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Tuberculosis cases fall in L.A. County, state

But health officials are worried about small increases in 20 counties throughout California. Nationally, the number of new infections drops.

March 23, 2007|Jia-Rui Chong | Times Staff Writer

Public health officials announced Thursday that tuberculosis cases in the state had dropped to historic lows last year, but they also expressed concern over small increases in 20 counties.

State officials reported 2,781 new tuberculosis cases -- a nearly 50% drop from the state's peak in 1992.

Los Angeles County, which accounts for a third of the cases in the state, continued its downward trend, reporting 933 cases last year.

The 20 counties reporting increases covered a mix of urban and rural areas, including Merced, San Joaquin, San Diego, San Mateo and Tulare counties. In most of the counties, the increase over the previous year was fewer than 10 cases.

Santa Clara County saw the largest increase, from 199 cases in 2005 to 228 last year.

"We're worried," said Dr. Sundari Mase, the county's tuberculosis controller. "I'm not sure this necessarily marks a trend that is going to continue, but we need to redouble our efforts."

The increases were modest, but they were worrisome given the declining number of cases in California and the U.S.

The federal Centers for Disease Control and Prevention reported national figures on tuberculosis Thursday, saying that new cases of the disease had fallen to 13,767 -- the smallest number since recordkeeping began in 1953.

The World Health Organization also reported its global tuberculosis figures Thursday, saying that while the number of cases continues to rise, the rate of new infections for the first time in modern memory was "on the threshold of decline."

Tuberculosis is an often-lethal infection of the lungs characterized by fever, weight loss, night sweats and coughing up of blood.

Mycobacterium tuberculosis, the microorganism that causes the disease, spreads in microscopic droplets released when an infected person coughs, sneezes or speaks. Infection occurs primarily through prolonged close contact. Once a person is infected, the bacterium can lie dormant for days or years. It can be treated with antibiotics. Most patients must take them for at least six months.

State and county health officials were uncertain why some counties saw an increase in cases, but they said that population growth, immigration and normal variations in disease transmission all played a role.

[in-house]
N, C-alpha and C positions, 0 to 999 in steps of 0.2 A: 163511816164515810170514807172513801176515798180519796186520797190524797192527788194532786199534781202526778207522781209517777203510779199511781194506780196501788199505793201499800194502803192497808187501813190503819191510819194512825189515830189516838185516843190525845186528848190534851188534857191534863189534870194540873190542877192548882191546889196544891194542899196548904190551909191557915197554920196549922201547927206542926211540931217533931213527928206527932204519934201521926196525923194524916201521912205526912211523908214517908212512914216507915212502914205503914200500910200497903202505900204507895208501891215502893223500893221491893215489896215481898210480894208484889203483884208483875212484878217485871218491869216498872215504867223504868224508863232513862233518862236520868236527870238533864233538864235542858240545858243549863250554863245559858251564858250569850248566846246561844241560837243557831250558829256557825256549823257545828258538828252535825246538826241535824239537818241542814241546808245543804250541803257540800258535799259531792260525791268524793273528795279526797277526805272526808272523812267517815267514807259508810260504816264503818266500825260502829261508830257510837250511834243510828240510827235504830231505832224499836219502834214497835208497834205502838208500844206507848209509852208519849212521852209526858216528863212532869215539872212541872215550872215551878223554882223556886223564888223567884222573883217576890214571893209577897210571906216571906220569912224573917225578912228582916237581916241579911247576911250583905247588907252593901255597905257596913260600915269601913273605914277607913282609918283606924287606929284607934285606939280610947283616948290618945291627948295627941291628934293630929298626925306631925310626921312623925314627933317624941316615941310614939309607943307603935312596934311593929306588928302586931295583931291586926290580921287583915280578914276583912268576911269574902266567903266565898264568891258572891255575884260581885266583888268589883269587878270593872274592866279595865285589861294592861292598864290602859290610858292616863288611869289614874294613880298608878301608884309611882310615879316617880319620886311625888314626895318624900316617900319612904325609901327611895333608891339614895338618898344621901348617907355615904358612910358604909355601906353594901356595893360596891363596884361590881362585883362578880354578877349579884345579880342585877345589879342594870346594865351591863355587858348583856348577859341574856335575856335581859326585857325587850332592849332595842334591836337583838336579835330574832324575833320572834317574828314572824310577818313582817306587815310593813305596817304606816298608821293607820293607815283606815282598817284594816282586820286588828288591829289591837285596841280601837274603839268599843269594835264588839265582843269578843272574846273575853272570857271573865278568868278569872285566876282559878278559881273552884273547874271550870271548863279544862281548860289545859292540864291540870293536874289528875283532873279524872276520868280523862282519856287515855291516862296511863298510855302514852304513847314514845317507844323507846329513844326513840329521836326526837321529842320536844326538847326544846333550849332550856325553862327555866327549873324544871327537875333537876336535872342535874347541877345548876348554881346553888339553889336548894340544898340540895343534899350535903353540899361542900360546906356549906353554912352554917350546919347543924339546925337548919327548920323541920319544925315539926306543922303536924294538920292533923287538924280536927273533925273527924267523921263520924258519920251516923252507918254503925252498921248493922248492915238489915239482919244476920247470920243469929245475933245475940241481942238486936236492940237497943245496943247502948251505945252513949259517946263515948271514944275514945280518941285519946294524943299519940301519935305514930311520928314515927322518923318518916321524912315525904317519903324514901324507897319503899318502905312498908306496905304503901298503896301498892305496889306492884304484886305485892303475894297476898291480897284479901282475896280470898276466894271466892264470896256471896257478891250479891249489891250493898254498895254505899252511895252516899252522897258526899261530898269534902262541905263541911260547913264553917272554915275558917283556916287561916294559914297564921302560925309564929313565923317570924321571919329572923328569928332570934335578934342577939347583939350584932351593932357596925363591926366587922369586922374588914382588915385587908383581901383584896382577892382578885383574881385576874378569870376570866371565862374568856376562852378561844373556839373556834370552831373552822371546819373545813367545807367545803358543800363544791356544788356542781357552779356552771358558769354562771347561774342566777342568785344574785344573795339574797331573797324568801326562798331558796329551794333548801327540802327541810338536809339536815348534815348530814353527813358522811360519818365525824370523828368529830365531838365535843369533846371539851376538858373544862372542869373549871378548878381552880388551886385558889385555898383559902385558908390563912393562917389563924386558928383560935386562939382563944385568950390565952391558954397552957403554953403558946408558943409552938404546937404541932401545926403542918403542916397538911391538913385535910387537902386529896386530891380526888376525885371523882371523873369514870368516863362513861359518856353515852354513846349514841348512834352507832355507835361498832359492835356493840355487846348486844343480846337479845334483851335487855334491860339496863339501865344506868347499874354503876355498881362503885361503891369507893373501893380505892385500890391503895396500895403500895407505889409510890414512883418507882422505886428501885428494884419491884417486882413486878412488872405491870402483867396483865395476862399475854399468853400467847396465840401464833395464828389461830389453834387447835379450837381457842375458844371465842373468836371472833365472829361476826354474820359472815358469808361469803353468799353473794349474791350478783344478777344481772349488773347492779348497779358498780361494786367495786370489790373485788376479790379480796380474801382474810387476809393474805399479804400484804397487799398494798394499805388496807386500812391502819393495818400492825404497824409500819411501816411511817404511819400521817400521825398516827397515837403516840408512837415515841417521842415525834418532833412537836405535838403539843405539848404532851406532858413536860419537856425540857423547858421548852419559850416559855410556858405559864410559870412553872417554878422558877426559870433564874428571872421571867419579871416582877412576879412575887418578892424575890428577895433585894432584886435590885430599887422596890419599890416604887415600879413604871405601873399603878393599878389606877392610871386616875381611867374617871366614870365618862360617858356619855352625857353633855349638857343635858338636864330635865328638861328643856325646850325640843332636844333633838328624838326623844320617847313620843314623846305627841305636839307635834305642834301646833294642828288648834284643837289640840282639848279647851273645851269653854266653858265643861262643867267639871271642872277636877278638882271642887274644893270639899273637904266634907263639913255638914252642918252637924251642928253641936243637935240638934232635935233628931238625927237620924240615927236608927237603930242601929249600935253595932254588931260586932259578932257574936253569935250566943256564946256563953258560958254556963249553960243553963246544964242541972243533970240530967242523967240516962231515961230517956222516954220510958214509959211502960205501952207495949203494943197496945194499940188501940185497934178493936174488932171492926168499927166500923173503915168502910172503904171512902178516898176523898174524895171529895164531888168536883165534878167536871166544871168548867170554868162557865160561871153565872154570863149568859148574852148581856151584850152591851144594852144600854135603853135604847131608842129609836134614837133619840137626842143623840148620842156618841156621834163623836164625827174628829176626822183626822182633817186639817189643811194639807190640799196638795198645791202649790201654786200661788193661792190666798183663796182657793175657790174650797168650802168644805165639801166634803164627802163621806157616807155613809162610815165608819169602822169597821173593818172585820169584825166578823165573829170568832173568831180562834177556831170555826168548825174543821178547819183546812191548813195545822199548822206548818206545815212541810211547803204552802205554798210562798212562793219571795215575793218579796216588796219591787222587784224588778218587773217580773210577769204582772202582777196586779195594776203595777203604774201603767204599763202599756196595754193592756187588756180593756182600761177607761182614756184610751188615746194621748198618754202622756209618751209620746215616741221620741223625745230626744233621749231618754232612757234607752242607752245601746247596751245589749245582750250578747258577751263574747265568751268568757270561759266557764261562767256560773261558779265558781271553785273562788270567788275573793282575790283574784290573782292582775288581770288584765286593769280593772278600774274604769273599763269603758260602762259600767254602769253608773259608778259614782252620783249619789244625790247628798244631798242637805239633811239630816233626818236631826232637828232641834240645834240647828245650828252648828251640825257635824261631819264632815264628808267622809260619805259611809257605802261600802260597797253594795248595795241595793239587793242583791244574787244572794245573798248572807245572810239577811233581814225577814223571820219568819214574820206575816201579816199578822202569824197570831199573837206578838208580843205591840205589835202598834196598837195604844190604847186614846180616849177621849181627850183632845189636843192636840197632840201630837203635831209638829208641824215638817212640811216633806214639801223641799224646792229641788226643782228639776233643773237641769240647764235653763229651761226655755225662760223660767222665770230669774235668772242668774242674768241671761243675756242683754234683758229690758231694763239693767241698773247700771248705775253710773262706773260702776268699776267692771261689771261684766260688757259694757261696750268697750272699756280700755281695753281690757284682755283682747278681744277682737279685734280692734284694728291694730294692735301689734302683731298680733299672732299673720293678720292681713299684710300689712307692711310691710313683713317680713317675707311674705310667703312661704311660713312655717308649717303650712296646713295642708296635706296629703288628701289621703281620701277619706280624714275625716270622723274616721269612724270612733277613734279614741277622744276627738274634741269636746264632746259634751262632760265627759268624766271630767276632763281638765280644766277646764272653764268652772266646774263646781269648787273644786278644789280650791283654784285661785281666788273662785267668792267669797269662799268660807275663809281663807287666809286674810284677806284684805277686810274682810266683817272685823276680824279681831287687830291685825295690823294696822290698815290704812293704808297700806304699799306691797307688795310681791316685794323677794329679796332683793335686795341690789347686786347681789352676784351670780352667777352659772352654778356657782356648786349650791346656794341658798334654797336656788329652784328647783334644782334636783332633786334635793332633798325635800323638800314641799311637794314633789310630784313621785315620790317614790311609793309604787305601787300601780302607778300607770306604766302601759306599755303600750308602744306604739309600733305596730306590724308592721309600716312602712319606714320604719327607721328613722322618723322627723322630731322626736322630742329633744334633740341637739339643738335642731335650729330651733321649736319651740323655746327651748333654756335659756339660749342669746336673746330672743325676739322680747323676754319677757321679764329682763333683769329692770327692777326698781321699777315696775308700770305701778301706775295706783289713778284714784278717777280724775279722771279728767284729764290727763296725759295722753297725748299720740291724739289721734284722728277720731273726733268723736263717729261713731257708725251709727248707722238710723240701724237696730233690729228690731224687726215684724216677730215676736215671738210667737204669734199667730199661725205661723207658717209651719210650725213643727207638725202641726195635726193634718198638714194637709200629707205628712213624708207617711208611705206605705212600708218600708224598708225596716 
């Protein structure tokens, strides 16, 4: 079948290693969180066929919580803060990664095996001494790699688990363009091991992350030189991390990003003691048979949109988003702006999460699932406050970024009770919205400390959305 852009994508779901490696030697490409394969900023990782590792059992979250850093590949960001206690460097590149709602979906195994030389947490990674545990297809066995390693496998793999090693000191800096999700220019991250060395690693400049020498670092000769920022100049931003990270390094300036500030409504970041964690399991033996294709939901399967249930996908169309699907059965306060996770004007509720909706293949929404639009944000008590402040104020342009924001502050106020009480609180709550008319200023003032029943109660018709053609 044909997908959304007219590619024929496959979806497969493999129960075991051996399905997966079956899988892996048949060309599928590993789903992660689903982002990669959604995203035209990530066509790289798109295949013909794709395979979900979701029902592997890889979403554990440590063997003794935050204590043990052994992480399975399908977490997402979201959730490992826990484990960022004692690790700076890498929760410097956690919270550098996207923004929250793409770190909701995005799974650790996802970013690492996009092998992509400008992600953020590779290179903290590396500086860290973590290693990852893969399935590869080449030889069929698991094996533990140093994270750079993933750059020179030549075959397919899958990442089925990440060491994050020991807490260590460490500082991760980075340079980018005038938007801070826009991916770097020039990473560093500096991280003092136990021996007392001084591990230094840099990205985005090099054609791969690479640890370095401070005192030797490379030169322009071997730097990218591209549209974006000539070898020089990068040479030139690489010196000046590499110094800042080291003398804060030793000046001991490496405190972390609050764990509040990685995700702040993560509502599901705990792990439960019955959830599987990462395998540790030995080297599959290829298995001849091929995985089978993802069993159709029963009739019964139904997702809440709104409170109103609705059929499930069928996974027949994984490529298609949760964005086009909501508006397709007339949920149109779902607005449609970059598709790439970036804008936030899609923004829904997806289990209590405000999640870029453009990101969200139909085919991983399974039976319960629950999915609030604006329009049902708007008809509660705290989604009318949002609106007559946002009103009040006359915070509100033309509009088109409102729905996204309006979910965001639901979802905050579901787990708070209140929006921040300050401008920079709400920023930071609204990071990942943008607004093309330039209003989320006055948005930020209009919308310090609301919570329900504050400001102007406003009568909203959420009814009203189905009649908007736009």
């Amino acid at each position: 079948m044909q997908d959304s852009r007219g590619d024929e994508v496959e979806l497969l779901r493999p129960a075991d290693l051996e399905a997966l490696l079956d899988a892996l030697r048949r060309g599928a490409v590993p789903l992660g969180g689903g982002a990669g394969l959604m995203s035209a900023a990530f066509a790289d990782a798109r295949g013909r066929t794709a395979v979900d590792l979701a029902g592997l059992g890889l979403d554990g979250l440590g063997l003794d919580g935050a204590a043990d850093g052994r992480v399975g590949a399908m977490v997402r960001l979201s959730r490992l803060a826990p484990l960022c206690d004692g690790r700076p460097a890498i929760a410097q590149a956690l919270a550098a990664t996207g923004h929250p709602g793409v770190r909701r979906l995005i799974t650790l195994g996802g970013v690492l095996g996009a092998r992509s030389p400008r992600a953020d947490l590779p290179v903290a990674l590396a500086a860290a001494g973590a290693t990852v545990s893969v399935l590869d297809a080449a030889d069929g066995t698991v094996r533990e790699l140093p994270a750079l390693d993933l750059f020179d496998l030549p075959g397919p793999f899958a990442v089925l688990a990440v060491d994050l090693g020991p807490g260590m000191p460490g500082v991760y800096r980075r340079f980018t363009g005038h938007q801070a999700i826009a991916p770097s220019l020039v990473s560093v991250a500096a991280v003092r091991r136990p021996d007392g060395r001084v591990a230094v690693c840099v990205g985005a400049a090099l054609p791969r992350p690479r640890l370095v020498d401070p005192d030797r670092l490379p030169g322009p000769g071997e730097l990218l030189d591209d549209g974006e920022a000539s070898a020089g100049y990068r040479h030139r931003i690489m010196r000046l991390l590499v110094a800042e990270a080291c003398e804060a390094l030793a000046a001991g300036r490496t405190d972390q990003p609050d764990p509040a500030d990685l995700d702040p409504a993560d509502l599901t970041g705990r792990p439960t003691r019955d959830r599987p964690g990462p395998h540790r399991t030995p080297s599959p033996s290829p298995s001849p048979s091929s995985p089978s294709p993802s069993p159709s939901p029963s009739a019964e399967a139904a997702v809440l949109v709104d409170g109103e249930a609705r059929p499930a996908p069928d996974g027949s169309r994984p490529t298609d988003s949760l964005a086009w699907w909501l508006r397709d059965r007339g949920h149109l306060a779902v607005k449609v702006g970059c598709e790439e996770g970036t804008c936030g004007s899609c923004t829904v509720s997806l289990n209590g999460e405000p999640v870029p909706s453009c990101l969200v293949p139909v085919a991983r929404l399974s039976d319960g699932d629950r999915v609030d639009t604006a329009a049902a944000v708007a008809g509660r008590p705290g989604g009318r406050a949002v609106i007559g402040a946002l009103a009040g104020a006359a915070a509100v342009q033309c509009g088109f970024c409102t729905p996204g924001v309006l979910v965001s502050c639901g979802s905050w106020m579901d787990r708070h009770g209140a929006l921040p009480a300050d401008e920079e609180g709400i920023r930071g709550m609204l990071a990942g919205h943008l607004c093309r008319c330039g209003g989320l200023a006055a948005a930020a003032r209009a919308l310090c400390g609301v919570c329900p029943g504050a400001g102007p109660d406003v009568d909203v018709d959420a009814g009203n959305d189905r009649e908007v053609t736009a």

About three-quarters of tuberculosis cases in the state involved foreign-born residents.

"Tuberculosis transmission occurs even in the best of circumstances," said Dr. Jennifer Flood, chief of tuberculosis epidemiology and surveillance at the California Department of Health Services. "We've worked hard to control TB and have targeted elimination."

Among the most worrisome recent developments has been the rise of drug-resistant forms of tuberculosis, caused by patients who didn't finish a full course of antibiotic treatments.

The most serious form is known as extensively drug-resistant tuberculosis. This strain can make patients infectious for much longer and is much more difficult to treat, Flood said. The fatality rate for this form of the disease is six times higher than regular tuberculosis, according to the Centers for Disease Control and Prevention.

The center has recorded 49 cases in the U.S. since 1993. California health officials have seen 15 cases of extensively drug-resistant tuberculosis in that time. Eight of the patients were from Los Angeles County.

"We're the biggest county, so that would not be entirely surprising," said Dr. Jonathan E. Fielding, Los Angeles County's public health director. "But it's obviously concerning when you have a disease which is very, very difficult to cure."

The remaining cases were in Orange, San Francisco, San Joaquin and Solano counties.

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jia-rui.chong@latimes.com

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Mixed results

Tuberculosis cases statewide dropped to their lowest point since record keeping began in 1985. But from 2005 to 2006, there were more cases in 20 counties. Here's the statewide trend since 1997:

*--* Counties with increases 2005 2006 Colusa 0 2 El Dorado 4 5 Glenn 0 1 Imperial 32 33 Lake 0 1 Mendocino 2 4 Merced 8 9 Napa 3 7 Placer 5 6 Riverside 60 74 San Benito 0 1 San Diego 305 315 San Joaquin 63 78 San Mateo 62 78 Santa Clara 199 228 Sonoma 11 14 Stanislaus 11 16 Sutter 1 3 Trinity 0 1 Tulare 15 21

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Source: California Department of Health Services

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